Mike:              Right. We still have a long way to go in terms of raising achievement including at the top of the spectrum. It also means that America is still fat. That's what we're saying.

Alyssa:           Yes. America is still fat is the key takeaway here.

Mike:              Yeah. We're not talking P-H-A-T fat.

Alyssa:           No, but we're not that either.

Mike:              Okay. Topic number two.

Alyssa:           This week's op-ed by Robert Schwartz makes the case for career focus charter schools. Do you agree with this approach?

Mike:              Yeah. This op-ed in the Education Gadfly this week by Bob Schwartz who is leading the Pathways to Prosperity project at Harvard and really inspired my thinking on this quite a bit and got me to really understand the importance of career and technical education. He comes out and very clearly says, "This is why of course not all charter schools, but the charter sector as a whole should embrace career and technical education." There are very few CTE focused charter schools, but charters are well positioned to do this. Right? Alyssa, talk a little bit about the particular model that he is so excited about.

Alyssa:           He talks a lot about the early college/high school and then as the National Academy Foundation as potential models that charters can adopt. Both of these have done a really great job of connecting community colleges and industry in an area to the schools to really align what the kids are learning to the skills that they need to know to be successful and to earn a solid salary as adults. That's really what we're looking for. We're looking for ways that we can turn high school kids into high performing, high earning individuals who are solid participants in the middle class. That's something that we're lacking in a lot of schools necessarily. We are only about one-fourth of kids earn a four-year degree by the age of 25. This is a way that we can get more kids into strong and good paying jobs I think.

Mike:              Yeah. You notice, again, and we're talking about career education. The proposal he's making is early college. Instead of early college meaning early four-year college degrees, which is what of the early college programs are doing. A big focus on getting kids into and onto four-year college campuses and thinking about those routes, is to focus on technical colleges, community colleges and technical fields. There are a few examples of people doing that, but to do more of that so career academies plus early college high schools plus the charter piece makes everything easier. It makes it easier to hire teachers who may not have certifications but have the content expertise, they have the job expertise. Easier to bring these partnerships together. Easier to think about partnering up with community colleges. Yet, for some reason, we just haven't seen much of this in the charter sector yet, and here's hoping that changes.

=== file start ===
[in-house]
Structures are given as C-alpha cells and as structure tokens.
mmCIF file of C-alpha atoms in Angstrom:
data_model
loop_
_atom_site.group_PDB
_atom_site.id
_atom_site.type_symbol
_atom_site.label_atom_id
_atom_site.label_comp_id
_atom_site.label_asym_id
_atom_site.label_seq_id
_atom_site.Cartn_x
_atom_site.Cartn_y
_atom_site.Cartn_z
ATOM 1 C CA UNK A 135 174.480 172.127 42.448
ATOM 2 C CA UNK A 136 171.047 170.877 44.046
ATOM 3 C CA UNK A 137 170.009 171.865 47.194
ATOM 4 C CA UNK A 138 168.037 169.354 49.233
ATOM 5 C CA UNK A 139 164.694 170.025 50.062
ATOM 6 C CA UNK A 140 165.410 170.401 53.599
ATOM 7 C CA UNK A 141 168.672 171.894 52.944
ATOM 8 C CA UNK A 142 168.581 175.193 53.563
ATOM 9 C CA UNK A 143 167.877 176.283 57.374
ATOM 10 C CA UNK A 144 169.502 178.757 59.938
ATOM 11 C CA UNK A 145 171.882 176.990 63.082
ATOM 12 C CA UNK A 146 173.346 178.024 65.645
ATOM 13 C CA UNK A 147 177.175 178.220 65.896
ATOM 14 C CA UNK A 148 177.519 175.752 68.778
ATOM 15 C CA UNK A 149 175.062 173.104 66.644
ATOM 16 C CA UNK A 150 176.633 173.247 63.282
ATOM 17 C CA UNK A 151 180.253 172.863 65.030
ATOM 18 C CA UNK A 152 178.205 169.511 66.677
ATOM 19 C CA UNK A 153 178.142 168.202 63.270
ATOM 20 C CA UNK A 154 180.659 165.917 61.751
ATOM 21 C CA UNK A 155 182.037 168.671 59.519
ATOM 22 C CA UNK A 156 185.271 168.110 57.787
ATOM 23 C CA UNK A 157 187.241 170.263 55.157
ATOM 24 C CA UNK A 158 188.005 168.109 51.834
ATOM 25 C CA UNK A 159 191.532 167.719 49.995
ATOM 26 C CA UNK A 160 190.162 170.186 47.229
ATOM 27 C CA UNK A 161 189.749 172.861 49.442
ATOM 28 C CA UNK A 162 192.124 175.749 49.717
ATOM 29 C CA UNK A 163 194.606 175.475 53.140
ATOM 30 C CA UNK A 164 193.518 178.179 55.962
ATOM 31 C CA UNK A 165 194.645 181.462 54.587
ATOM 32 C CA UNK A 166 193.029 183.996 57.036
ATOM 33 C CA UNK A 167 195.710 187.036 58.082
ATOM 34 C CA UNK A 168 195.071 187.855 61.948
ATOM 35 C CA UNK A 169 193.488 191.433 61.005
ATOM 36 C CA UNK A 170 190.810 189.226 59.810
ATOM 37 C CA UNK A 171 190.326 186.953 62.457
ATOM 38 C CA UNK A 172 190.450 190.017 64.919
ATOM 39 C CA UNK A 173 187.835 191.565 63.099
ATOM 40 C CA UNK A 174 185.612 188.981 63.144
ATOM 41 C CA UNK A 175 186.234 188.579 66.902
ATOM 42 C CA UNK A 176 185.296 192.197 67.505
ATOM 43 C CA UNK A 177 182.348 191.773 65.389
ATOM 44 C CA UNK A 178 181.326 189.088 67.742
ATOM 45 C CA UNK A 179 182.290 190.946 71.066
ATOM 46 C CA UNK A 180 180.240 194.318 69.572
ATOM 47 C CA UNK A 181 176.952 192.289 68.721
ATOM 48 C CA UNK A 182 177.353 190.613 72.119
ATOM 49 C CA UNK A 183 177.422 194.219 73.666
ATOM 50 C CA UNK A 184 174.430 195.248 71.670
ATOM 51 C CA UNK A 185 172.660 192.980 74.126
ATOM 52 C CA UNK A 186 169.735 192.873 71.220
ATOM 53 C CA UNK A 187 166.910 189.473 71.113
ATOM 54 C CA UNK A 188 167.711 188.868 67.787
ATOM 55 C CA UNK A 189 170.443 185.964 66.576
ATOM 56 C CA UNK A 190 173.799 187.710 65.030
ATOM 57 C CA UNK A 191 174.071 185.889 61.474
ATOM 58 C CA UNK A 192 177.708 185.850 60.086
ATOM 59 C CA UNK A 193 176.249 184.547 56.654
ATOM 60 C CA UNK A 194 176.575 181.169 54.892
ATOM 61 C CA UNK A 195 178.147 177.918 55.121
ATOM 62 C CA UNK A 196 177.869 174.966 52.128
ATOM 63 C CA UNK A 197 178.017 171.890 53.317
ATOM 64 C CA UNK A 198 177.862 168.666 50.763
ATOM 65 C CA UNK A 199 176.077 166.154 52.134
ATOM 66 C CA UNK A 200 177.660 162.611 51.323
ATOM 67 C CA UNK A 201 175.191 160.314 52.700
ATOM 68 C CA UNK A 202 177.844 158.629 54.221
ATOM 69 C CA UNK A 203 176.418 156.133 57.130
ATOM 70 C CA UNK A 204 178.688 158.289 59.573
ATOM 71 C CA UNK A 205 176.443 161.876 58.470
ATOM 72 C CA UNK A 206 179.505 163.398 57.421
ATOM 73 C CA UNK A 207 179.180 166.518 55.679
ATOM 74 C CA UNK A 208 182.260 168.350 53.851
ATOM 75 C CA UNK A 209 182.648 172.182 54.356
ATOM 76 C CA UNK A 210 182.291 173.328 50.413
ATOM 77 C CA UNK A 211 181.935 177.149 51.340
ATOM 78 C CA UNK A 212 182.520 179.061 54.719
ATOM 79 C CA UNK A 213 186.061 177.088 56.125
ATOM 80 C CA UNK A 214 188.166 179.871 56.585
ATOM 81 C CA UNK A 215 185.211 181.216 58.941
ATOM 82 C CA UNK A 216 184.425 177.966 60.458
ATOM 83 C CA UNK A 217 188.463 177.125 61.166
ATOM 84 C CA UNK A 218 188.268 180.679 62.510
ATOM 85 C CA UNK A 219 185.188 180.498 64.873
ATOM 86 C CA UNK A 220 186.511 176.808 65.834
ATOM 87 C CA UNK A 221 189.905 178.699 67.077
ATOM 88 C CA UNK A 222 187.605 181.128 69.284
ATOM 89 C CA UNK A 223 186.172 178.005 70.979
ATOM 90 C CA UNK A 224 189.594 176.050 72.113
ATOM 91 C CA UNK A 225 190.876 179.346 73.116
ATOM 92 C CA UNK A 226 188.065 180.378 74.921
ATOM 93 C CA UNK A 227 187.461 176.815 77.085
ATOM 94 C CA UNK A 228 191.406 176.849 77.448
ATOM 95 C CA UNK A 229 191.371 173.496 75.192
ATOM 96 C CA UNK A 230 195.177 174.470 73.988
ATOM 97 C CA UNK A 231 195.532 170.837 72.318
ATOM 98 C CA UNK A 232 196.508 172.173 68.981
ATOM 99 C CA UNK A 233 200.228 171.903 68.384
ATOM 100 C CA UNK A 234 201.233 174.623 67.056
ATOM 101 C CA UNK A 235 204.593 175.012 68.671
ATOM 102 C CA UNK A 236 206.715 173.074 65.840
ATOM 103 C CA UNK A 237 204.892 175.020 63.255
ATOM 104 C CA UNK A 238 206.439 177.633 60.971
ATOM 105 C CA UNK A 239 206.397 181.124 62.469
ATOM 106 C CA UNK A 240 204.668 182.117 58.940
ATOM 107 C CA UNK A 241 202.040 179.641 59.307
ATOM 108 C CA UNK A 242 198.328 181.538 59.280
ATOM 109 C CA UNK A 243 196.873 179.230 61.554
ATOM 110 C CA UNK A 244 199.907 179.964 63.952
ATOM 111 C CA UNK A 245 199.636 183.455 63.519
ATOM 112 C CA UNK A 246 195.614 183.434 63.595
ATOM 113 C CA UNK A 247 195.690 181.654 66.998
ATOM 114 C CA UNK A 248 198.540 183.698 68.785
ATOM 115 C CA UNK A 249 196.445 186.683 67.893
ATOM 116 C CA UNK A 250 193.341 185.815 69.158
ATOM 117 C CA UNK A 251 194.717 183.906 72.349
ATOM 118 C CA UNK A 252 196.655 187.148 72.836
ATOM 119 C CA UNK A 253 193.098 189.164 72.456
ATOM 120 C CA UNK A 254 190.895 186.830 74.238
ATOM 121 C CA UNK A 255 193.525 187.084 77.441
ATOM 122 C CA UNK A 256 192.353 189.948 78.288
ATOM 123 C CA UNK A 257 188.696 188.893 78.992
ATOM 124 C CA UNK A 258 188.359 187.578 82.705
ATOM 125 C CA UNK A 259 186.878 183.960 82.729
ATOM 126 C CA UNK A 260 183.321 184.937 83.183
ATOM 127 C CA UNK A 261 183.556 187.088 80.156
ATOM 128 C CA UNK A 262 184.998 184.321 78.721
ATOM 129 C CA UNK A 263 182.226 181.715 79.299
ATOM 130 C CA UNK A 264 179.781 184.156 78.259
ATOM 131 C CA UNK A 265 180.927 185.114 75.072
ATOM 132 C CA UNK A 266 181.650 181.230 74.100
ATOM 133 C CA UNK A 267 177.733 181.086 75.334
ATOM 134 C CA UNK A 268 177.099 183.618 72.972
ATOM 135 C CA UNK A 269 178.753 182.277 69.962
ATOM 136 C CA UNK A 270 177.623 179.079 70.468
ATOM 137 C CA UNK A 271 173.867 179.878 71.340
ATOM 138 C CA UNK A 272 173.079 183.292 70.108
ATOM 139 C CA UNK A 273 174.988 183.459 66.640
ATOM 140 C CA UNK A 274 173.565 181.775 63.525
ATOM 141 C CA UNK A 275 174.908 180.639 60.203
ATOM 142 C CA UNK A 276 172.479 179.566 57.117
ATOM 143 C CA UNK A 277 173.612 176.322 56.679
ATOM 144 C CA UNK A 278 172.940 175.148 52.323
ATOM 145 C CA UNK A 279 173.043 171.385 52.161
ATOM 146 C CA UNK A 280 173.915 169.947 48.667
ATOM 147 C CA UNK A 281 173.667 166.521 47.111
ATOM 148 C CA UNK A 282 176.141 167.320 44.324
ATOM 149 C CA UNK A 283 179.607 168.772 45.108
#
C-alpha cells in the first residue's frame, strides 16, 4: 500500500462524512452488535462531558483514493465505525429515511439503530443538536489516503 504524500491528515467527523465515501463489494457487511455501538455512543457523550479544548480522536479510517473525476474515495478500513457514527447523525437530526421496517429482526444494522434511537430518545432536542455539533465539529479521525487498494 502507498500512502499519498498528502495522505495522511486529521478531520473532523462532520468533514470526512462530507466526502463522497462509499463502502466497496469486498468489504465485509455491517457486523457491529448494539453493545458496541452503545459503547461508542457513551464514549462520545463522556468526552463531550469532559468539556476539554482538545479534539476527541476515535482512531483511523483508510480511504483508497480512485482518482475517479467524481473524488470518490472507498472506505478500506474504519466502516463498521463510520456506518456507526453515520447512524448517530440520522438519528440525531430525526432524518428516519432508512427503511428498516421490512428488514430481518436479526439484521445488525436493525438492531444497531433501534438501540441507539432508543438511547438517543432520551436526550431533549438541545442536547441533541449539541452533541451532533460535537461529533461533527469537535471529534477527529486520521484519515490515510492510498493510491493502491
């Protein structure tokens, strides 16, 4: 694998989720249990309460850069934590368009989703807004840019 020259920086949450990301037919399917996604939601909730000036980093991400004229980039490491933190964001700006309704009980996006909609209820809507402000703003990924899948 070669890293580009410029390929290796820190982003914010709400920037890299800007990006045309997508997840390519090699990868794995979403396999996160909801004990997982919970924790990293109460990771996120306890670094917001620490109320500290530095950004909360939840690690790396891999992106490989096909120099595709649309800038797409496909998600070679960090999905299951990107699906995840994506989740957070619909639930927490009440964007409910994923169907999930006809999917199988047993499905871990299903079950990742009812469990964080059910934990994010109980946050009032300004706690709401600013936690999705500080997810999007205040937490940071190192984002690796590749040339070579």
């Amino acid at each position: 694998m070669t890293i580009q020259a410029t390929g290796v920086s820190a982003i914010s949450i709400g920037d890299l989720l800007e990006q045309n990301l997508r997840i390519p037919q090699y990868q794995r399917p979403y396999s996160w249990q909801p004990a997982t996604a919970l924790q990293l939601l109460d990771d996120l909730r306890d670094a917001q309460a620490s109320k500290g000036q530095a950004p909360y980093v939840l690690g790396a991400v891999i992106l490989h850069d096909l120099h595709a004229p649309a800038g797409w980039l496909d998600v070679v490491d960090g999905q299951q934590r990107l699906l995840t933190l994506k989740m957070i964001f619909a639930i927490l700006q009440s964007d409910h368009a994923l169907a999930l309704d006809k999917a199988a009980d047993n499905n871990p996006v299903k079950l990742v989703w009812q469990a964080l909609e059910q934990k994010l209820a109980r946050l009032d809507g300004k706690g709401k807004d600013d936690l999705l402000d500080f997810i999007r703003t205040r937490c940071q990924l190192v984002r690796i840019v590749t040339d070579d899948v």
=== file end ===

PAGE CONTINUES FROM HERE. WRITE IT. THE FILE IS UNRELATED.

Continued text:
Alyssa:           Yep.

Mike:              Okay. Topic number three.

Alyssa:           A recent NPR story looks at the extremely popular online game Minecraft and asks, "Is this good for kids?" Mike, you're a parent. What do you think?

Mike:              I'm so torn on these things. If people have been reading my blog over the years, you know that I'm torn on this. One the one hand our kids have Waldorf preschools. The Waldorf philosophy is there should be basically zero screen time or extremely limited until they're maybe 10 or 11 or 12.

Alyssa:           That old?

Mike:              Yeah. This is popular. These schools are popular in Silicon Valley even where some of these Silicon Valley engineers and entrepreneurs, they see the value of screens in general but they don't want their kids anywhere near it. They want to protect this idyllic romantic childhood where you're outside running and playing in the fields. Yet, it does seem like some of these video games and apps have some value. Minecraft is very much a creative enterprise. It's engineering or engineering-esque, so maybe it's not so bad.

Alyssa:           Yeah. I mean, for me Minecraft is something that's just come out of nowhere in the last couple weeks. I hadn't heard of it but it's so popular with teens.

Mike:              Where have you been Alyssa? It's not out of the last couple of weeks. Until you saw it on the cover the The New Yorker, you'd never heard of it? Come on!

Alyssa:           Actually, yes. It's completely come out of the blue for me. I don't know. I don't see a lot of young children much these days. Does your oldest son ... He's in elementary school now. Does he play it?

Mike:              He's 7. He's not a fan of Minecraft though. Now after seeing all this stuff I'm like, "Hey, come on. Maybe give it a chance." I think he may get into it later. He's been into Clash of Clans lately which sounds terrible. It's actually not. Not violent. The premise is violent. You go marauding and attacking other clans, but it's actually-

Alyssa:           That's violent.